sufficient inducement for us to examine and repeat Dumas's experi-
ments, much occupied as we are with organic analysis. The bnm*
ing of diamonds in oxygen gas was easily effected by us in a porce-
lain tube, by a pretty high temperature. The apparatus employed
was very similar to that described by Dumas.

" The following are the results :^—
No. 1. 0*8062 gramme diamonds left a residue weighing OOOIO
gramme, and gave 2*9467 grs. carbonic acid, consequently
giving the atomic weight for carbon 75*19.
No. 2. 1*0867 gr. left a residue weighing 0-0009 gr., and gave

3*9875 grs. carbonic acid = carbon 74*84.
No. 3. 1*3575 gr. left a residue weighing 0*0018 gr., and gave
4*9659 grs, carbonic acid se carbon 75*10.


by Google

JfUelligence and Miscellaneous Articles. SS3

No. 4. 1*6330 gr. left a residue weighing 0-0025, and gave 5*97945

= carbon 74*98*
No. 5. 0*7510 gr. left a residue weighing 00010, and gave 2*7490
s carbon 7503.
" Graphite gave the same numbers ; the residues were pure white
silex without a trace of oxide of iron ; —

No. 1. 1*4580 gramme native graphite left a residue weighing

0'0075, and gave 5'31575 grs. = carbon 75*05 atomic weight.

No. 2. 1*5746 gr. graphite left a residue weighing 0*037, and gave

5*6377 grs. = carbon 7502.
No. 3. 1*6578 gr. residue 0*0084, and gave 6*0385 = carbon

No. 4. 1*9040 gr. artificial graphite, residue 0*0105 gr., gave 6*9355
grs. ss carbon 75*10.
" The mean of these experiments give 75*07 ; we therefore consider
75 as the true number indicated by these experiments for the atomic
weight of carbon. It is remarkable that this number was fixed upon
theoretically by the English chemists, and has now been confirmed
by experiments. If we take the number 6*239 for hydrogen, with a
very small increase, viz. as 6*250, we arrive at the numbers for oxy-
gen, carbon and hydrogen, viz. 16, 12, 2, or 8, 6, 1."

A paper was read " On Malic Acid, and the Salts of Malic
Acid," by R. Hagen, M.D., translated and communicated by T. G.
Tilley, Esq. This paper will be found in the present Number, p. 306.
A paper was read " On Pyroxylic Spirit," by Andrew Ure, M.D.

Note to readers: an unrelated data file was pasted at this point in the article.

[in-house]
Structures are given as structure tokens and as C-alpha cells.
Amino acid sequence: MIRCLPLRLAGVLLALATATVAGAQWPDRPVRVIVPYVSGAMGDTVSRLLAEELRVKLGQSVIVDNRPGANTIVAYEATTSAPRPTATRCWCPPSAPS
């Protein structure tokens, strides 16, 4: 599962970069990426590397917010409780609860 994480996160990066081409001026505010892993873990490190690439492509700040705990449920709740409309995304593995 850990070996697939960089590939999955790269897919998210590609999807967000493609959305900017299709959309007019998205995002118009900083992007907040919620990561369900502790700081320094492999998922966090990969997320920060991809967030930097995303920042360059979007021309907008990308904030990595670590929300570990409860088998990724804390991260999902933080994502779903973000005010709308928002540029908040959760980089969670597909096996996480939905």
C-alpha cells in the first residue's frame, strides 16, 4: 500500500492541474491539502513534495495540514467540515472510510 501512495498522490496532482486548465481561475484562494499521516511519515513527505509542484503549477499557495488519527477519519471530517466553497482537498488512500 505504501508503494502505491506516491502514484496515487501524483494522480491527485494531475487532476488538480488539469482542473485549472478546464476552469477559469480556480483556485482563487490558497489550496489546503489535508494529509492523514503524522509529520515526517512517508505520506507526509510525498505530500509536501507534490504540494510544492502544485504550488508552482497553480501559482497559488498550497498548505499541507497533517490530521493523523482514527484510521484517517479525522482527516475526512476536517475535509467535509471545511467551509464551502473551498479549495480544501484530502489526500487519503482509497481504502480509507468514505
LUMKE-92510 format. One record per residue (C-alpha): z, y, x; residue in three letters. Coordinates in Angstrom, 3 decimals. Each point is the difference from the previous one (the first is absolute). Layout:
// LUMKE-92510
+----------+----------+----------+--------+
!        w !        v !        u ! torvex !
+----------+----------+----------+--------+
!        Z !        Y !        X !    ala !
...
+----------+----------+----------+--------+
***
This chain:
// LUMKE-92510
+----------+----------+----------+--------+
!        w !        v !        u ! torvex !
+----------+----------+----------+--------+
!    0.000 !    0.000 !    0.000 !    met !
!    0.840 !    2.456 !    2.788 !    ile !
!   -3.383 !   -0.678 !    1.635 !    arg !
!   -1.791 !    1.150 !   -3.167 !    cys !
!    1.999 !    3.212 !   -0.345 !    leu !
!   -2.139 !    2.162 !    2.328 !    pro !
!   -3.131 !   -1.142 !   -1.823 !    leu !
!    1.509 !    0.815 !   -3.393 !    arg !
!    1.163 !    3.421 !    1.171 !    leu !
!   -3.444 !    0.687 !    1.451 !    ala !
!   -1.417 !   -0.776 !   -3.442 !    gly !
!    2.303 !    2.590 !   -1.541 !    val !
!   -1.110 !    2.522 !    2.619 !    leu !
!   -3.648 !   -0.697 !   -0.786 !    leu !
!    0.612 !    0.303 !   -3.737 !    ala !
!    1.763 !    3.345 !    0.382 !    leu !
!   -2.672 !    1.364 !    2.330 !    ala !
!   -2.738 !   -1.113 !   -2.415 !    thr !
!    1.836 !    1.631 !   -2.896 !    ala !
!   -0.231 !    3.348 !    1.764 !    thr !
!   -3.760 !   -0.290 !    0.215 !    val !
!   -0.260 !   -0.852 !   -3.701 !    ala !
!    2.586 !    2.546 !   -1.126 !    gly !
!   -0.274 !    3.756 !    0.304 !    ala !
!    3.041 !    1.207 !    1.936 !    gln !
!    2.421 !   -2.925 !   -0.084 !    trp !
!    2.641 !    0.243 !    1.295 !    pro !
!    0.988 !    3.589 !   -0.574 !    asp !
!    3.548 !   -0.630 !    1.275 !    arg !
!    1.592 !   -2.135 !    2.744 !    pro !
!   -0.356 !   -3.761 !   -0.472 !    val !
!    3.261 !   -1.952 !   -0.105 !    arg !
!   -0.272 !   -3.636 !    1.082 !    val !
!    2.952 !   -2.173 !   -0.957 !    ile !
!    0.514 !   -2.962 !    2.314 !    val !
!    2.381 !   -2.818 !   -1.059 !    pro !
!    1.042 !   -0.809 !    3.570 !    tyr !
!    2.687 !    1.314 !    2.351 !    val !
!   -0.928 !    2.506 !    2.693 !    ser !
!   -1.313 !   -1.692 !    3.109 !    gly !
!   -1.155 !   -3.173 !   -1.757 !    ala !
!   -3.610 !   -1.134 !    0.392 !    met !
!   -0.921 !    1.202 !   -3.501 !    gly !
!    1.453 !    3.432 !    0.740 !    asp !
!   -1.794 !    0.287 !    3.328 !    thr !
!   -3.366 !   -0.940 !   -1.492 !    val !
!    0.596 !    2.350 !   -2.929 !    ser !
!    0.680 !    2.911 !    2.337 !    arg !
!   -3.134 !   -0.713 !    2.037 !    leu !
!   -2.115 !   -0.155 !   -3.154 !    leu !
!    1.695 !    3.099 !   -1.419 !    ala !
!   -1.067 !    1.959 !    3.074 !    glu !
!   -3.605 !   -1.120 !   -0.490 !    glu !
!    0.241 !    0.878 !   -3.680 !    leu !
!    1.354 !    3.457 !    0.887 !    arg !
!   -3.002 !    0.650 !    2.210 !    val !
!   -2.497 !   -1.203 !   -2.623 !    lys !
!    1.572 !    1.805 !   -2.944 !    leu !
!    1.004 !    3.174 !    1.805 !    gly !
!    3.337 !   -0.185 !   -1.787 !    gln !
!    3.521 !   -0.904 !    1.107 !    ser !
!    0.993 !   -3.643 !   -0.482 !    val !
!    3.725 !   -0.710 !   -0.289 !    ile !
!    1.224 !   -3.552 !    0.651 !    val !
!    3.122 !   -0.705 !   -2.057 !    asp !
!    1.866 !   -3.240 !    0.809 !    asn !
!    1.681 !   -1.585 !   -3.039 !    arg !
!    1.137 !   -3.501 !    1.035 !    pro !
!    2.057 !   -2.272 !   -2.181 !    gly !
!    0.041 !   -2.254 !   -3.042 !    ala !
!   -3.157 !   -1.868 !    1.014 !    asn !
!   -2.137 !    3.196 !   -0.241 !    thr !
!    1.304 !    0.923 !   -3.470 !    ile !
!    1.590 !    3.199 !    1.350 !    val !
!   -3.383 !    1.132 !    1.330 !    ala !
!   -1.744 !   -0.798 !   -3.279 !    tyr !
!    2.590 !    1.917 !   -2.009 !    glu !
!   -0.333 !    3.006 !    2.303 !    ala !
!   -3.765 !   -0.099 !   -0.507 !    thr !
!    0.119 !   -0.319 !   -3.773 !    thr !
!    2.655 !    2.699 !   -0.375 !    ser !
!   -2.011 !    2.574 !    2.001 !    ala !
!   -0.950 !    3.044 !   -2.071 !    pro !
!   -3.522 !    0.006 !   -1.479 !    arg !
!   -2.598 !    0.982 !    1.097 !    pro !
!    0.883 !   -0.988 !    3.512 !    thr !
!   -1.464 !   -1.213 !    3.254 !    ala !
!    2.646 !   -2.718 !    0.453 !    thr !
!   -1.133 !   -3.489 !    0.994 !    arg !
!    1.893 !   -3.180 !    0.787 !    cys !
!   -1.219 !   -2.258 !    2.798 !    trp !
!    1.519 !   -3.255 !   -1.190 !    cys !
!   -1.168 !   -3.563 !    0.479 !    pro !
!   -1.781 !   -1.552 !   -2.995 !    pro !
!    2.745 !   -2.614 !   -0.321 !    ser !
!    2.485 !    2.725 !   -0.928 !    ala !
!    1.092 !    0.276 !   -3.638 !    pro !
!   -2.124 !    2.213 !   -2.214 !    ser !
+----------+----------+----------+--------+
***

A paper was read " On the Ferrocyanides," by R. Corbett Camp-

Both these papers will be inserted, entire, in a future Number
of the Philosophical Magazine.

XLVII. LUelligetice and Miscellaneous Afiicles.


THE following process is recommended by MM. Boutron and E.
Fremy, for preparing lactic acid and its salts : — ^I'ake about 6
pints of milk, and add to it about 8 ounces of sugar of milk dissolved
in water. The mixture is to remain in an open vessel exposed to the
air, for some days, at a temperature of about 60^ Fahr. The liquor
has then become very acid, and is to be saturated with bicarbonate
of soda. In 24 to 36 hours it again becomes acid, and is to be again
saturated, and so on, until all the sugar of milk is converted into
lactic acid. When the conversion is reckoned complete, the milk is
to be boiled to coagulate the caseum, and it is to be filtered and
cautiously evaporated to the consistence of a syrup ; the product of
this evaporation is to be treated with alcohol, which dissolves tlie
lactate of soda ; to the alcoholic solution suflicient sulphuric acid is
to be added to convert the soda into sulphate, which is precipitated,
and the liquor filtered and evaporated yields lactic acid nearly pure ;
in order to obtain it perfectly so, it is to be saturated with chalk, and


by Google

8S4 Intelligence and Miscellaneous Articles.

the lactate of lime fonned immediately crystallizes in perfectly white
mammillated masses, and ft^m this the lactic acid b procured hy the
well-known processes.

It is evident, observe the authors, that lactic acid may be satu-
rated by other bases, and they state that a chemical manufieu^turer
has prepared this acid from the sour water of starch-makers, by satu-
rating it with carbonate of lime. — Journal de Pharmacie, xzvii. 341.


According to Wohler, the following process yields formic sether